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Mouth and throat sores are a common side effect of cancer treatment in children. The clinical name for this condition is oral mucositis.
Oral refers to the mouth and throat. Mucositis is a swelling of the mucous membrane, the moist, inner lining of some body organs. Mucositis can occur anywhere along the digestive tract including the mouth, stomach, intestines, and anus. It often results in painful sores.
More than 50% of childhood cancer patients may develop mucositis. More than 75% of patients who have a hematopoietic cell transplant (also known as bone marrow transplant or stem cell transplant) will likely have this side effect. Many patients say mucositis is one of the most unpleasant side effects of cancer treatment.
Mouth and throat sores are a cause for concern because they can:
This side effect can be managed, but it may not be totally prevented. Dealing with mouth and throat sores may include:
The factors that make patients more likely to develop mouth and throat sores include:
Chemotherapy and radiation treatment attack rapidly dividing cancer cells. However, some healthy cells also divide rapidly, including the cells that make up the lining of the mouth, throat, and digestive tract. Chemotherapy drugs and radiation may also attack these healthy cells.
Chemotherapy drugs cause death of cells. The cells’ energy center (mitochondria) sets off a chain of events that triggers inflammation of mucous membranes of the mouth and throat.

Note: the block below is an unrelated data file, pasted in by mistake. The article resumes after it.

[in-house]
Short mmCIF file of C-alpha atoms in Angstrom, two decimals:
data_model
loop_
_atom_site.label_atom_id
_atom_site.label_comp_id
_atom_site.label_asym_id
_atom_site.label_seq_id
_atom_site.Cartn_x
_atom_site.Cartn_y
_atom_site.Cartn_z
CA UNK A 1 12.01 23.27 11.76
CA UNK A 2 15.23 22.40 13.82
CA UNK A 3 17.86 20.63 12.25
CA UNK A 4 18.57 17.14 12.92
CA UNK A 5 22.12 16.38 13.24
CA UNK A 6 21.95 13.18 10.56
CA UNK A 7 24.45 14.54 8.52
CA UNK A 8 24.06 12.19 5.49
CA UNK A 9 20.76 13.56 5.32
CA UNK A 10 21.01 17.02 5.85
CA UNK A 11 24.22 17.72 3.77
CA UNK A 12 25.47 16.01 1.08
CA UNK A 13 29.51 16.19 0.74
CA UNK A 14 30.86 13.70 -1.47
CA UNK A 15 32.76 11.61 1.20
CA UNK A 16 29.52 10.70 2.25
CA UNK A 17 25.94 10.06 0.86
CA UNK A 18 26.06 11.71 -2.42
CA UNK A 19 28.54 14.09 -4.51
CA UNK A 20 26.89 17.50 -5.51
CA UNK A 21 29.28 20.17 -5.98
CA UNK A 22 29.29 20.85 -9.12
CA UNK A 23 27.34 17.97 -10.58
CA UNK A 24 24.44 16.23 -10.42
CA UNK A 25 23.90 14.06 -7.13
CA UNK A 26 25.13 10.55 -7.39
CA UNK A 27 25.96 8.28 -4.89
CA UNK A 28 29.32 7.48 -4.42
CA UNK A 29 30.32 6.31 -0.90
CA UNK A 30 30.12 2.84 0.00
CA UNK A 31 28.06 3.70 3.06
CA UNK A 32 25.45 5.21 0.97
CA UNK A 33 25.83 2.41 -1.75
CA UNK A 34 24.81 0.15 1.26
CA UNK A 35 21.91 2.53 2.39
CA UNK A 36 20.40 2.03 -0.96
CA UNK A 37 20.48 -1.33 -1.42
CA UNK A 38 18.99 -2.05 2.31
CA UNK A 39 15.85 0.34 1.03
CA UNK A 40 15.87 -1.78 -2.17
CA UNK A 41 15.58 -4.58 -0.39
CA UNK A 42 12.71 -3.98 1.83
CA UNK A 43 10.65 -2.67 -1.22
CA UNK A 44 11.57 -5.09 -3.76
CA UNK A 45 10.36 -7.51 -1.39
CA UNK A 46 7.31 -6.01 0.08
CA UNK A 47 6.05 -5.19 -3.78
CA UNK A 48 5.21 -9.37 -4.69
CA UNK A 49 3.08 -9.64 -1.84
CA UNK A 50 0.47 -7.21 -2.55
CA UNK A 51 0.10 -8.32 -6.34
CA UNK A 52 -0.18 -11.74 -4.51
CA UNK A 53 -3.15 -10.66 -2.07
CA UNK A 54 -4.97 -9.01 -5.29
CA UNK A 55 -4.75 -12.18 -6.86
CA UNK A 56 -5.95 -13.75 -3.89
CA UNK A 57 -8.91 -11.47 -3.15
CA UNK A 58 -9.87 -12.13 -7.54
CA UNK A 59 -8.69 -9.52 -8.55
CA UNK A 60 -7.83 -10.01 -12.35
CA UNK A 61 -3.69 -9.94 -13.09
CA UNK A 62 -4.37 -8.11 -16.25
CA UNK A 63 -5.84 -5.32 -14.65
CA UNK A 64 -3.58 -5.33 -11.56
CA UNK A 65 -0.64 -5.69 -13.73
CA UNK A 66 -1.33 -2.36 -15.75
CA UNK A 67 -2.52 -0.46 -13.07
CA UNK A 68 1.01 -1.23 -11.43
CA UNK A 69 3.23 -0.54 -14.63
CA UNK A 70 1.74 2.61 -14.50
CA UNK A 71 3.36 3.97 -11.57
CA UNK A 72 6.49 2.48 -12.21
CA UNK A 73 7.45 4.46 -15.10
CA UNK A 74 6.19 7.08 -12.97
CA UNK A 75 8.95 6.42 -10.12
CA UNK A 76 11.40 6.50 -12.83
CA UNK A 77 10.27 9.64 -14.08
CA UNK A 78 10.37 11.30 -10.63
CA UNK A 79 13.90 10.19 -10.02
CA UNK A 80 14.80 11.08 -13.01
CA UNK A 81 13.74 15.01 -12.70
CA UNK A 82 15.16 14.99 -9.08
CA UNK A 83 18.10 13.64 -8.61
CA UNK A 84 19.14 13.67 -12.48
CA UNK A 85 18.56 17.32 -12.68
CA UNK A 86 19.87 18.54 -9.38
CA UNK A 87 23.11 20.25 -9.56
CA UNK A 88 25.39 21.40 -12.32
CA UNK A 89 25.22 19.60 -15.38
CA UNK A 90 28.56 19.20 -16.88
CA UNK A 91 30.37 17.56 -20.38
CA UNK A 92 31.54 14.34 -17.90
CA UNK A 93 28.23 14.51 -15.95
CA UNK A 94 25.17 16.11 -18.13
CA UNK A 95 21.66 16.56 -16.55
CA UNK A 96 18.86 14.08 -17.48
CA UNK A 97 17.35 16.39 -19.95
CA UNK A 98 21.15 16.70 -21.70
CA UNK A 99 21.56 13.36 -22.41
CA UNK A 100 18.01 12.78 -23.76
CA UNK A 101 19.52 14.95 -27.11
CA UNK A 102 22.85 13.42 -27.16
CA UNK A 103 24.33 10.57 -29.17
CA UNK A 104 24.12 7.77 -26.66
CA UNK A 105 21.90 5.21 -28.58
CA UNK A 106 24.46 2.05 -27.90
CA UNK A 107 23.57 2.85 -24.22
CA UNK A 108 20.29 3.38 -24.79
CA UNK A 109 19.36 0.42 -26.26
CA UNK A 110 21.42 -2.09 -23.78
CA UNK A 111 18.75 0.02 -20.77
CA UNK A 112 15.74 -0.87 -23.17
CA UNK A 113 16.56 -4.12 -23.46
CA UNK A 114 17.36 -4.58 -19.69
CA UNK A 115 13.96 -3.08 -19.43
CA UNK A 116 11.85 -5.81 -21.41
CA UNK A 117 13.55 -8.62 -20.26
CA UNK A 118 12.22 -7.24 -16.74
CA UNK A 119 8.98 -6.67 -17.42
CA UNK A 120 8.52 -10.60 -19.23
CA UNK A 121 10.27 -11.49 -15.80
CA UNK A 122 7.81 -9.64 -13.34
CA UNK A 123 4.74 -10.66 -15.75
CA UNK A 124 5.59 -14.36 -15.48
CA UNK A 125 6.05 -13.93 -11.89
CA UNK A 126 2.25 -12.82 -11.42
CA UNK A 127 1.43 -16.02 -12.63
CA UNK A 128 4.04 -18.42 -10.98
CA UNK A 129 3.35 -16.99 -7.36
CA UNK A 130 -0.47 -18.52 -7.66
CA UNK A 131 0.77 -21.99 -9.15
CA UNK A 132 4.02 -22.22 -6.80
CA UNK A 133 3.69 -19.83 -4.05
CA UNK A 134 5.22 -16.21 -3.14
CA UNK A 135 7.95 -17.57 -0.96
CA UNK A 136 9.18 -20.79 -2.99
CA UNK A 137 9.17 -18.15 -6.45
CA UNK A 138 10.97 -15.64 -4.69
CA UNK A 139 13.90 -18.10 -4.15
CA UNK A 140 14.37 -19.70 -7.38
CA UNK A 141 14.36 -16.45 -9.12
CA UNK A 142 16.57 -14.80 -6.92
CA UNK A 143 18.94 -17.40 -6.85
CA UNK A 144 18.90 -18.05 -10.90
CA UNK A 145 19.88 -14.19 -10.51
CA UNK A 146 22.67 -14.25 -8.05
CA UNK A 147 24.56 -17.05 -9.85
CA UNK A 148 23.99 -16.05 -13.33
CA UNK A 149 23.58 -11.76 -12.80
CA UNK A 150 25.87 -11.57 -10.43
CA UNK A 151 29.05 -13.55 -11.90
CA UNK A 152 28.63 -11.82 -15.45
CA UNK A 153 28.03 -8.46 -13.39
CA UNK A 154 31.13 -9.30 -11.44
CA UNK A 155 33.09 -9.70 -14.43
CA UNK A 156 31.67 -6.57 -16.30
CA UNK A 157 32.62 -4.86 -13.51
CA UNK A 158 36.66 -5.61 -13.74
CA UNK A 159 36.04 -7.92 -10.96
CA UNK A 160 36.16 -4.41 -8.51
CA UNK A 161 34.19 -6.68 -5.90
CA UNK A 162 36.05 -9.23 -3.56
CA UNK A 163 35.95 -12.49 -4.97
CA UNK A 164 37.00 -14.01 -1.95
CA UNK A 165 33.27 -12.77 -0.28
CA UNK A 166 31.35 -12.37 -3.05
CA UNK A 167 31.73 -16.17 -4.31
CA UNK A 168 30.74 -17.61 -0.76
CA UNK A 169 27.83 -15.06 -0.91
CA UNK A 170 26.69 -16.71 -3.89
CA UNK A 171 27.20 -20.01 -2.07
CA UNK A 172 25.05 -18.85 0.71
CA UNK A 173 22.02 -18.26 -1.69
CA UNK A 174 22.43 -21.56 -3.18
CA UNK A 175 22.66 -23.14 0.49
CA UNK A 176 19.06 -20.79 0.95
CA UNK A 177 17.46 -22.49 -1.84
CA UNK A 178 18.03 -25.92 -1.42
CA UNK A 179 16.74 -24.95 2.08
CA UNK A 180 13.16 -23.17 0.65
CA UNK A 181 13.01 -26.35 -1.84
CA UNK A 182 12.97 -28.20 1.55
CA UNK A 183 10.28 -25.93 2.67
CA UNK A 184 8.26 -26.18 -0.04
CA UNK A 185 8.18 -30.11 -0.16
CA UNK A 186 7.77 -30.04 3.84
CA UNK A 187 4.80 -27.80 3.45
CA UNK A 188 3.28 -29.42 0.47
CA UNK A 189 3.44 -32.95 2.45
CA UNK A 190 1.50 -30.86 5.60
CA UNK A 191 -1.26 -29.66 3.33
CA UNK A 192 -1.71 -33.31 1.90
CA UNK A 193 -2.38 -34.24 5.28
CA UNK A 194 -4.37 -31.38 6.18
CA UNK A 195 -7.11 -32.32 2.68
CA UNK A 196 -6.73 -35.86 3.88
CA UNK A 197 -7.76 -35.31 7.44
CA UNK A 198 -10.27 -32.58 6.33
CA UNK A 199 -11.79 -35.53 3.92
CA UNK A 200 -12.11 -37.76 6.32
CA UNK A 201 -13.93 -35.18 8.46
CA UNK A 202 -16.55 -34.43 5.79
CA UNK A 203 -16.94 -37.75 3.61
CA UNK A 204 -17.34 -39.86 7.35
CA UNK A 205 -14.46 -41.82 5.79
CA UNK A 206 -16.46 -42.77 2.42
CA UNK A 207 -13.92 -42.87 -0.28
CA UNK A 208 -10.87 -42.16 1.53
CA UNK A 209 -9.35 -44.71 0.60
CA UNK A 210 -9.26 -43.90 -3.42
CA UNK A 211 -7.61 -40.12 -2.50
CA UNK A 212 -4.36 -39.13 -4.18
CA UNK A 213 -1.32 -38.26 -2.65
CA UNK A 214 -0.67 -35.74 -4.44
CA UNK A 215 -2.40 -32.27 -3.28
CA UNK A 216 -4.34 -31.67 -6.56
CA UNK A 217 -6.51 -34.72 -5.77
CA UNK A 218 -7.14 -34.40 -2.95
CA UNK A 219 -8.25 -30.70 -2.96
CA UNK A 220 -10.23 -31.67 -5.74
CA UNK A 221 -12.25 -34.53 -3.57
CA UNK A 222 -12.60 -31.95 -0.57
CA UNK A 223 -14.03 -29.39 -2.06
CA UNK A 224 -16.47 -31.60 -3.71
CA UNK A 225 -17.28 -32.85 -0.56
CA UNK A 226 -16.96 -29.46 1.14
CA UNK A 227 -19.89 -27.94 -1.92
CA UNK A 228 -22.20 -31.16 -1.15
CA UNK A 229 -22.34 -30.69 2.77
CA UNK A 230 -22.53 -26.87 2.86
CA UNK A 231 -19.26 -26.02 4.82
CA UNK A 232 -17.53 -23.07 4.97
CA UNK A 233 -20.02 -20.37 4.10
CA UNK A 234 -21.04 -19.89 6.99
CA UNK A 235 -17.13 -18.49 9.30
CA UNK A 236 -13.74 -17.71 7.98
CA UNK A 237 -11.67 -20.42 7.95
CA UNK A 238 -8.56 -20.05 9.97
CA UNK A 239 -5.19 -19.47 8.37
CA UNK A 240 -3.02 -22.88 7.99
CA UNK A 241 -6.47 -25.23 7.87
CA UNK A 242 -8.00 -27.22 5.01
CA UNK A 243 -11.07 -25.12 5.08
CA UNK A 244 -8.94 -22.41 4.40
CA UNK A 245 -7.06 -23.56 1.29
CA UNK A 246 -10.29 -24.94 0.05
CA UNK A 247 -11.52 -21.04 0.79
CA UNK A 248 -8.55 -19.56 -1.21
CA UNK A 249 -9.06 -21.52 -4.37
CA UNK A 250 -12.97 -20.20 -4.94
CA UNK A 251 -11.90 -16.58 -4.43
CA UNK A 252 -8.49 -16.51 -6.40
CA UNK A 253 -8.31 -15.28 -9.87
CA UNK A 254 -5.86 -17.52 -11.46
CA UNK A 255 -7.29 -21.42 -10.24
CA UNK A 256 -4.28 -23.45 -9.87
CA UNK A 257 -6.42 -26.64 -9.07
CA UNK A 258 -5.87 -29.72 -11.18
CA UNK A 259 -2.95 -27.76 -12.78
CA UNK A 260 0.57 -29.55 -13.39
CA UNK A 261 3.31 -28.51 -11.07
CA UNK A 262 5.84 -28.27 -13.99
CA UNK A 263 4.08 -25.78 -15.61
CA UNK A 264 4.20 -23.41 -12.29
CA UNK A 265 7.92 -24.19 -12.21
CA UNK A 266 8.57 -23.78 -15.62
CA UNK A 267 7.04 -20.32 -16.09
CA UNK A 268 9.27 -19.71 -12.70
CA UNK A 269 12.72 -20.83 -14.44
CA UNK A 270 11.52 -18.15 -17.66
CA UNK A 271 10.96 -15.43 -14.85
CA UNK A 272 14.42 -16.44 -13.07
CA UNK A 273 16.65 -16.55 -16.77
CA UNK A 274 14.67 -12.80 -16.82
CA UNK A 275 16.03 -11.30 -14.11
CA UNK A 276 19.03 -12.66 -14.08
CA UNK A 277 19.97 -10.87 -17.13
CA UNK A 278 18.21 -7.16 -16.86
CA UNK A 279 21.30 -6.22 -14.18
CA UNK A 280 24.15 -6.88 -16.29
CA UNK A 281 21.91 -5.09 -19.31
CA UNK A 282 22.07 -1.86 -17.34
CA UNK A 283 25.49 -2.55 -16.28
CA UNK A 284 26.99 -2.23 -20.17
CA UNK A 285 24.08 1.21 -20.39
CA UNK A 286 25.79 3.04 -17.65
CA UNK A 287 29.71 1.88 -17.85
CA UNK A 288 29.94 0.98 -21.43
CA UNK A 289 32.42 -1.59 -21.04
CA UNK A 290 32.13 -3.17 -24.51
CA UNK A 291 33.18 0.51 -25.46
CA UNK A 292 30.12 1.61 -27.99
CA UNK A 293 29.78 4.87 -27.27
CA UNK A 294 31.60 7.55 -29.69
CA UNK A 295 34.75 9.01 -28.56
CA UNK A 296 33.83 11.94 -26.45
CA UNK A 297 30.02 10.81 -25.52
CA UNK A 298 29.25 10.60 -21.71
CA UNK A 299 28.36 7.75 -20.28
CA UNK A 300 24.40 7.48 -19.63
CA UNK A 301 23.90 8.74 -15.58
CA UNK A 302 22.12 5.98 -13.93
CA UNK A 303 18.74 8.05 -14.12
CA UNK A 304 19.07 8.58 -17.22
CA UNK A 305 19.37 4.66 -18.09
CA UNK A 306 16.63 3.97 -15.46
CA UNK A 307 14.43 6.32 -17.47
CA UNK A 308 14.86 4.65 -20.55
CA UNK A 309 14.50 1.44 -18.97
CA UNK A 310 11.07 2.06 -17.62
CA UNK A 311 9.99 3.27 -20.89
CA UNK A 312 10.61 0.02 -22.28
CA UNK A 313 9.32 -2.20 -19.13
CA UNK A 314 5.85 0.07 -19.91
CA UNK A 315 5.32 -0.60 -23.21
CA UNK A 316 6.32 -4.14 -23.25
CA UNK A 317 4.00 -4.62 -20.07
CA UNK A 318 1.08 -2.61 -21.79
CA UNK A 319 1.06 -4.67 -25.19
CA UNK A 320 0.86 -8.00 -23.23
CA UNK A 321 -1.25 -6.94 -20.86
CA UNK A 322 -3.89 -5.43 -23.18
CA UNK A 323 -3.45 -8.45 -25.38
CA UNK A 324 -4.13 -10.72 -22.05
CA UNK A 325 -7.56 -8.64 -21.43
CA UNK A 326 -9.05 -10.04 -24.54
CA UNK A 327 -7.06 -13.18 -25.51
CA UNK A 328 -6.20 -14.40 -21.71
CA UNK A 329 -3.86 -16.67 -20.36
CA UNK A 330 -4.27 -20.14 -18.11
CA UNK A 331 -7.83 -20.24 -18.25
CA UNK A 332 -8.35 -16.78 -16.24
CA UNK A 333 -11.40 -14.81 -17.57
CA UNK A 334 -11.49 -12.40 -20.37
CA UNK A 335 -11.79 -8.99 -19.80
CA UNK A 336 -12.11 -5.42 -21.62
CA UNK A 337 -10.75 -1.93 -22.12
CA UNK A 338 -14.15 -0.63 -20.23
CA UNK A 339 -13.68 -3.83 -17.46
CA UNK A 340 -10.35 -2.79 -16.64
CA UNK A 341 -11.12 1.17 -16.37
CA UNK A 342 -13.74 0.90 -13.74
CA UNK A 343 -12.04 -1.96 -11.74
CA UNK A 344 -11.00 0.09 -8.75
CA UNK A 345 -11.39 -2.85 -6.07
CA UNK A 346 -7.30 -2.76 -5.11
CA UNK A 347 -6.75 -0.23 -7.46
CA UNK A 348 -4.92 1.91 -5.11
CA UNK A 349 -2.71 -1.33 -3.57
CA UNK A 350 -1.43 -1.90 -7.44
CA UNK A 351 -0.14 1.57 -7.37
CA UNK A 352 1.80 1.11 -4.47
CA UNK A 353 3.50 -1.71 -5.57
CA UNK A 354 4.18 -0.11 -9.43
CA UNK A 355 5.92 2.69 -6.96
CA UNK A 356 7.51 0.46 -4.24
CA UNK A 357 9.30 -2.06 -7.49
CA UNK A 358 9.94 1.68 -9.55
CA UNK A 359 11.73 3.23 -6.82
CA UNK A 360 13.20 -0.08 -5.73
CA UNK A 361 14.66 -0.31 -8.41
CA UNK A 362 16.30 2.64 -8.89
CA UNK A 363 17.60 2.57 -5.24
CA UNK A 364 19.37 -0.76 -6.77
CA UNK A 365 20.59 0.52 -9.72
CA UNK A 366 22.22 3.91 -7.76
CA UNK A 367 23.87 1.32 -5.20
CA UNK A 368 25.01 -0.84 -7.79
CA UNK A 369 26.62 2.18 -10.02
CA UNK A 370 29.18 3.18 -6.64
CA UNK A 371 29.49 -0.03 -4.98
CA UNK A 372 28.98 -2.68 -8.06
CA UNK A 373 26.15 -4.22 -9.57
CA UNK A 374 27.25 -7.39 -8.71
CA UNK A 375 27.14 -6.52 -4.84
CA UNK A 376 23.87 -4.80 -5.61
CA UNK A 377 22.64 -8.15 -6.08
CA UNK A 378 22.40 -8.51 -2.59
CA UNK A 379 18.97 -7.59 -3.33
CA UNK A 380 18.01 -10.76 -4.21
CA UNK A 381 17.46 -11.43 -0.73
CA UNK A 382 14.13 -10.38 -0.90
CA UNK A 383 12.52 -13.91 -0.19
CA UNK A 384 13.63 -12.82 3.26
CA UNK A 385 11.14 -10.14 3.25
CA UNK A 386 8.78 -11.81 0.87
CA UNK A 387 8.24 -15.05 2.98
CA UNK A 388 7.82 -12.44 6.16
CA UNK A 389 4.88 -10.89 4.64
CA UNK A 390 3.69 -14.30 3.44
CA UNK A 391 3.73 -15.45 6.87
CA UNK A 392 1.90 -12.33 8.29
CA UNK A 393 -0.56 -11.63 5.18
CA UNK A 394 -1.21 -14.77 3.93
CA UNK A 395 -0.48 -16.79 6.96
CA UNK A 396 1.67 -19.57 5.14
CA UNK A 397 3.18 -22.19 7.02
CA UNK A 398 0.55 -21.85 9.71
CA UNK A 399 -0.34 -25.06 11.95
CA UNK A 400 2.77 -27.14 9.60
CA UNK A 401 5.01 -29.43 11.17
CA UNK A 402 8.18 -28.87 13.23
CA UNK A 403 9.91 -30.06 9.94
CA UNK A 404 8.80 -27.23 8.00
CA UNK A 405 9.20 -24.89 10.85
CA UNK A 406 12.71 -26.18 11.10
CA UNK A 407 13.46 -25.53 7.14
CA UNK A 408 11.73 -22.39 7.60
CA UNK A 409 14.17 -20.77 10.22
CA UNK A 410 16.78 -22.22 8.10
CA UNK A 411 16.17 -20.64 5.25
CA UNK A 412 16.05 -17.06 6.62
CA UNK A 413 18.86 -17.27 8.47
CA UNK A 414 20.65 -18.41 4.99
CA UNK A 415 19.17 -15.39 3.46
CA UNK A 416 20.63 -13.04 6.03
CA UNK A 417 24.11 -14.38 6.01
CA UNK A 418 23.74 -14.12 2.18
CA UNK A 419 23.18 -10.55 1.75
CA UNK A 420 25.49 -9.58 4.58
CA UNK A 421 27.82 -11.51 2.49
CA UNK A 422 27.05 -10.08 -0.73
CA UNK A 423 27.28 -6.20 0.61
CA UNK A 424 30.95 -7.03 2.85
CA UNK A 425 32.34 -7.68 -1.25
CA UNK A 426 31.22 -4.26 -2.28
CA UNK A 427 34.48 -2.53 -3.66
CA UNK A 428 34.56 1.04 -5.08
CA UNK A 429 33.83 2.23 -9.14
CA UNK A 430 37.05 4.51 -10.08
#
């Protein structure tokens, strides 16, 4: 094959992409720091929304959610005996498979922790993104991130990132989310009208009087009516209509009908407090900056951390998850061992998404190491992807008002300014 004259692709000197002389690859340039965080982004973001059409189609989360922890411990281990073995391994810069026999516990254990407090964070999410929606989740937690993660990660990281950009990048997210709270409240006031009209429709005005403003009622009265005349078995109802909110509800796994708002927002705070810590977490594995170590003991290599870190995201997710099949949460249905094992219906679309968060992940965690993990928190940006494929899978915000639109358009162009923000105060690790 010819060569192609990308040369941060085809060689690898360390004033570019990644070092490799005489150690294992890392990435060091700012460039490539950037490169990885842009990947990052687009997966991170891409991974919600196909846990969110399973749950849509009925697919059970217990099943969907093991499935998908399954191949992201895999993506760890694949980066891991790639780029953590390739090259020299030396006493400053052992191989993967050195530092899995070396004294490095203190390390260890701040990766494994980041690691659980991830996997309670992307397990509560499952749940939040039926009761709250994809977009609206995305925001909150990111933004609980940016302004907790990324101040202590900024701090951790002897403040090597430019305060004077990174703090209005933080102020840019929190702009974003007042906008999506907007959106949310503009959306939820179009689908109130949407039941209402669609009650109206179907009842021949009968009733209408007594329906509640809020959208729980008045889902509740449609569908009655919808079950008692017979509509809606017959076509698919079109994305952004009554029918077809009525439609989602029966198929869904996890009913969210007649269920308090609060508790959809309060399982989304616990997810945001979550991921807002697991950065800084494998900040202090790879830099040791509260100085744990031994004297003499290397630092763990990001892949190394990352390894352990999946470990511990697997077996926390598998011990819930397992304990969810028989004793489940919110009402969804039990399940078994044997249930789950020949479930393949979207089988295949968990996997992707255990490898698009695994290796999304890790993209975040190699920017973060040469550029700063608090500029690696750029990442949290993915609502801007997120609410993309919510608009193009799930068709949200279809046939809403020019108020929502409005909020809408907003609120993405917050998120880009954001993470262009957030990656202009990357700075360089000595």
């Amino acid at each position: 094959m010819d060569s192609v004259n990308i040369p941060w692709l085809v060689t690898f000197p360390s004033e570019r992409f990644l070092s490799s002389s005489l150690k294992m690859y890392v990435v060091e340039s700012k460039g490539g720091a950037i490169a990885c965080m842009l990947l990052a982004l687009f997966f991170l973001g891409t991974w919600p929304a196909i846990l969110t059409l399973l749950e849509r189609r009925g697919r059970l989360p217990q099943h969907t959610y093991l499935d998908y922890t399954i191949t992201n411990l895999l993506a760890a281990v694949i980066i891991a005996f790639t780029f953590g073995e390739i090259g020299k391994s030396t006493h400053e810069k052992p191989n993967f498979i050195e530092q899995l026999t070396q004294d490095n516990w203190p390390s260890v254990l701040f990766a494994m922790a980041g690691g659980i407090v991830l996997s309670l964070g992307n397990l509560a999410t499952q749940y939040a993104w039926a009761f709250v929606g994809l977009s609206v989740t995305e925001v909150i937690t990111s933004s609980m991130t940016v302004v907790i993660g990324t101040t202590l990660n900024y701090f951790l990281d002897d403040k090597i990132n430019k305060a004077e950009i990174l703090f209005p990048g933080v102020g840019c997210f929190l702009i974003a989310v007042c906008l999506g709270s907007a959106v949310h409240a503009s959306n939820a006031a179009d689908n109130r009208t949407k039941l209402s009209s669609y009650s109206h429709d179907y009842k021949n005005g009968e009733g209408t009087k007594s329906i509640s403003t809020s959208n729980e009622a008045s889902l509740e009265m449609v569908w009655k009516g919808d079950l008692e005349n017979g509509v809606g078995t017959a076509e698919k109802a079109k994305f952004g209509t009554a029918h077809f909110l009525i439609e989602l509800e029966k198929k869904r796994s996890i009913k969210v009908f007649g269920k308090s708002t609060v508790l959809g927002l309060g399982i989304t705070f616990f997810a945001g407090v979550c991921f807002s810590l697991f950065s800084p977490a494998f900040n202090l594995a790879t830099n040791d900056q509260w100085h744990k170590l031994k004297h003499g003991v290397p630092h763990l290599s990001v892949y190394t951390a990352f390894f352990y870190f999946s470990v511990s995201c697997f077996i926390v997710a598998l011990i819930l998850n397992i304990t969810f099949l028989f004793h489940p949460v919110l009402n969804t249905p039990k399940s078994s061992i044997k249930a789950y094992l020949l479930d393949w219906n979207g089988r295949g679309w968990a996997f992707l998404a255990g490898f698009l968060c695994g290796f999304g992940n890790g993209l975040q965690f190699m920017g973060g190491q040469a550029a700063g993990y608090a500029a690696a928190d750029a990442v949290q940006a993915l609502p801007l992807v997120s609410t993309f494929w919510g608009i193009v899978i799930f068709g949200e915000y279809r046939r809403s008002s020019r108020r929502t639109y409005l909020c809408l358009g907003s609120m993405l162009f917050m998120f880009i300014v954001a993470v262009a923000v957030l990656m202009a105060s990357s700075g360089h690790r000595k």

When the cells die, the skin of the mouth breaks down.
Patients and families should tell the care team when signs and symptoms appear:
Mouth and throat sores are diagnosed by:
The care team will grade the mucositis from 1-4 based on the severity of the condition. The grade will help determine treatment methods. Grades 3-4 are considered severe -- the more severe the grade, the more likely complications will develop.
Mouth and throat sores cannot be prevented in some cases. But there are steps patients can take to possibly lessen the severity of the symptoms.
Photo modulation (low-level laser) therapy is under study as a prevention and treatment method. It uses light to promote tissue regrowth, reduce inflammation, swelling, and relieve pain.
Treatment focuses on lessening pain, treating infections, and making sure the patient gets necessary nutrition.
Pain treatments may be local or systemic and will depend on the patient’s symptoms.
Local treatments may include:
Systemic treatments may include different types of pain medications. The care team may encourage other forms of pain treatment that don’t include medication.
When patients have problems eating and drinking, this situation may lead to dehydration and/or malnutrition.
Mouth and throat sores provide a place for germs (bacteria, virus, fungus) to enter the body and may lead to infection.
Treatment of infection may include antibiotics, antiviral and/or antifungal agents. The care team may consult an infectious disease specialist to develop the best infection treatment plan.
Reviewed: January 2019